For more information about water quality, ask your county Extension agent for a Copy of Water Quality Control by Ronald E. Sneed, Extension Biological and Agricultural Engineering Specialist.

Prepared by

Thomas A. Carter, Specialist in Charge, Extension Poultry Specialist and

Ronald E. Sneed, Extension Biological and Agricultural Engineering Specialist

Appreciation is expressed to Charles Brewer and Michael Wineland, Extension Poultry Specialists, for their assistance in collecting data in support of the information presented.

For further information, contact your county Extension agent or Extension Poultry Science, Campus Box 7608, N.C. State University, Raleigh, NC 27695-7608

North Carolina State University

Drinking Water Quality for Poultry

Prepared by:
Thomas A. Carter
Specialist in Charge
Extension Poultry Science

Ronald E. Sneed
Extension Biological and Agricultural Engineering Specialist

Published by: North Carolina Cooperative Extension Service

Publication Number: PS&T #42

Last Electronic Revision: March 1996 (JWM)

Water is involved in every aspect of poultry metabolism. It plays important roles in regulating body temperature, digesting food, and eliminating body wastes. At normal temperatures, poultry consume at least twice as much water as feed. When heat stress occurs, water consumption will double or quadruple. A safe and adequate supply of water is therefore essential for efficient poultry production.

What are the characteristics of safe, good-quality drinking water for poultry? The answer to this question is often complex because the quality of drinking water can be evaluated in a number of ways. It can be tested for the presence of bacteria and other microbes, for the levels of minerals that occur naturally in the water, and for other chemical and physical factors. This guide describes the most useful indicators of water quality and tells how to take a water sample correctly to ensure accurate test results.

Interpreting Bacteria Test Results

If the number of microorganisms found in a water sample is too high, it indicates that the water supply is contaminated. Well water is normally tested for the total bacteria level, the coliform bacteria level, and occasionally for the fecal coliform bacteria level. Coliform bacteria are organisms normally found in the digestive tracts of livestock, humans, and birds. Their presence in water is used as a sign of fecal contamination.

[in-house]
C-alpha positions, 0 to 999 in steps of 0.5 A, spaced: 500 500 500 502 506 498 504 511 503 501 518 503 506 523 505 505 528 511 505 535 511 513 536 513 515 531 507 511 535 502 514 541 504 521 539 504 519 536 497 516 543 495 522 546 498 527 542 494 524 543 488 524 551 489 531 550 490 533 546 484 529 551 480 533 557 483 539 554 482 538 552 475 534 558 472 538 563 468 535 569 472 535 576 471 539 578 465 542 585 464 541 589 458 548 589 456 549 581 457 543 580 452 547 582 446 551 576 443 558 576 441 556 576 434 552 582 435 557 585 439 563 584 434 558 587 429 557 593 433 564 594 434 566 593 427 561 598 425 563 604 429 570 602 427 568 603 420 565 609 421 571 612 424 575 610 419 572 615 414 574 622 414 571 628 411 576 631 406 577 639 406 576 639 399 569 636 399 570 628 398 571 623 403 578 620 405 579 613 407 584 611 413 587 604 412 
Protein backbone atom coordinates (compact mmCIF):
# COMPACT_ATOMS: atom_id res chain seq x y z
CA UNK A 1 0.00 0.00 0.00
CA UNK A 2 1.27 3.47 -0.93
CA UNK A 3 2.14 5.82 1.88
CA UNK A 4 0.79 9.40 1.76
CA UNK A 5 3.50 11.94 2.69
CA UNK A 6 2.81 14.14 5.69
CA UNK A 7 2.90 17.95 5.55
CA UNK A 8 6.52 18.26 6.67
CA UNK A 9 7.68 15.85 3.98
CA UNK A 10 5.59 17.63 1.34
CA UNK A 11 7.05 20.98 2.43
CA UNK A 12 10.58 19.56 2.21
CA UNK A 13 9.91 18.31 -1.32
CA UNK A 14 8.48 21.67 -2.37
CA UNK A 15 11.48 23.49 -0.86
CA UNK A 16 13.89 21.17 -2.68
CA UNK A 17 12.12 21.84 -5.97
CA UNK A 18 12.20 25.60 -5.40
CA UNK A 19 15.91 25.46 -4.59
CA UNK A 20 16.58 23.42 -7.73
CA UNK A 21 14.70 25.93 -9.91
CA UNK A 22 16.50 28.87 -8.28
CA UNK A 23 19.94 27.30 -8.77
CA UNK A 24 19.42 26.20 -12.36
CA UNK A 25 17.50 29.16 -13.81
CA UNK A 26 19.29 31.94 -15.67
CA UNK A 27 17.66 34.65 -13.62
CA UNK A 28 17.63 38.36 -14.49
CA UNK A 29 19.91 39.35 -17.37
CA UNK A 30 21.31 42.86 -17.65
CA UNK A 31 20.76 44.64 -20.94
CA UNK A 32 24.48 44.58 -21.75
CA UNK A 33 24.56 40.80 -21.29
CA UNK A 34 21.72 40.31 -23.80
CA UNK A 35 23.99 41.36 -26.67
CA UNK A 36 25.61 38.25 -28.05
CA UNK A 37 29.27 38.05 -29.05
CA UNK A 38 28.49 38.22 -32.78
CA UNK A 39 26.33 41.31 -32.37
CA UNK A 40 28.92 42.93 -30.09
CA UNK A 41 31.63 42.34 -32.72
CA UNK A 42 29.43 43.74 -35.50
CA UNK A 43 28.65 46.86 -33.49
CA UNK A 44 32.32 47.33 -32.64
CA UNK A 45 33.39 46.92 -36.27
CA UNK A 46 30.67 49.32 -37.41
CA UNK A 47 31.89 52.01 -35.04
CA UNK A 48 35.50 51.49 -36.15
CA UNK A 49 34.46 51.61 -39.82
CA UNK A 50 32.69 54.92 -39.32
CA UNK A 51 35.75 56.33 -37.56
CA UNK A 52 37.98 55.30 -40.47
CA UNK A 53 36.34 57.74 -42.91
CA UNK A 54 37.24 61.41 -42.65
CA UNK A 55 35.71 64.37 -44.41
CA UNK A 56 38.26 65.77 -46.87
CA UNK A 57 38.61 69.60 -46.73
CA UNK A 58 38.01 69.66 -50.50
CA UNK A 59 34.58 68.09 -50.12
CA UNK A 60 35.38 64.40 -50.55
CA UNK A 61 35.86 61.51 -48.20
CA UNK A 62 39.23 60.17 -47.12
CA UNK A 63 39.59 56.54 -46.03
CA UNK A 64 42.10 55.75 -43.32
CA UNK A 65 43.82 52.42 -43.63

Standards for animal drinking water indicate that there should be fewer than 100 bacteria of all types per milliliter (ml) of water and fewer than 50 coliform bacteria per ml (see Table 1). Recent field research indicates that a bacteria level of zero may be desirable to obtain optimum performance.

Causes of High Bacteria Counts

High bacteria counts in well water may be due to contamination from sources such as sewage treatment fields that are poorly designed, improperly constructed, failing, or located too close to the well. High counts may also result from poor well construction (particularly in the case of old or shallow wells) or poor maintenance if the well is not properly protected from surface drainage water.

For more information on well construction and maintenance, request copies of “Rules Governing the Protection of Private Water Supplies,” Section 1700, from the North Carolina Department of Human Resources, Division of Health Services, Environmental Health Section, and “Well Construction Standards Criteria and Standards Applicable to Water Supply and Other Type Wells,” North Carolina Administrative Code, Title 1S, subchapter 2C, from the Environmental Management Commission, Environmental Management Division, North Carolina Department of Natural Resources and Community Development.

Controlling Microbial Levels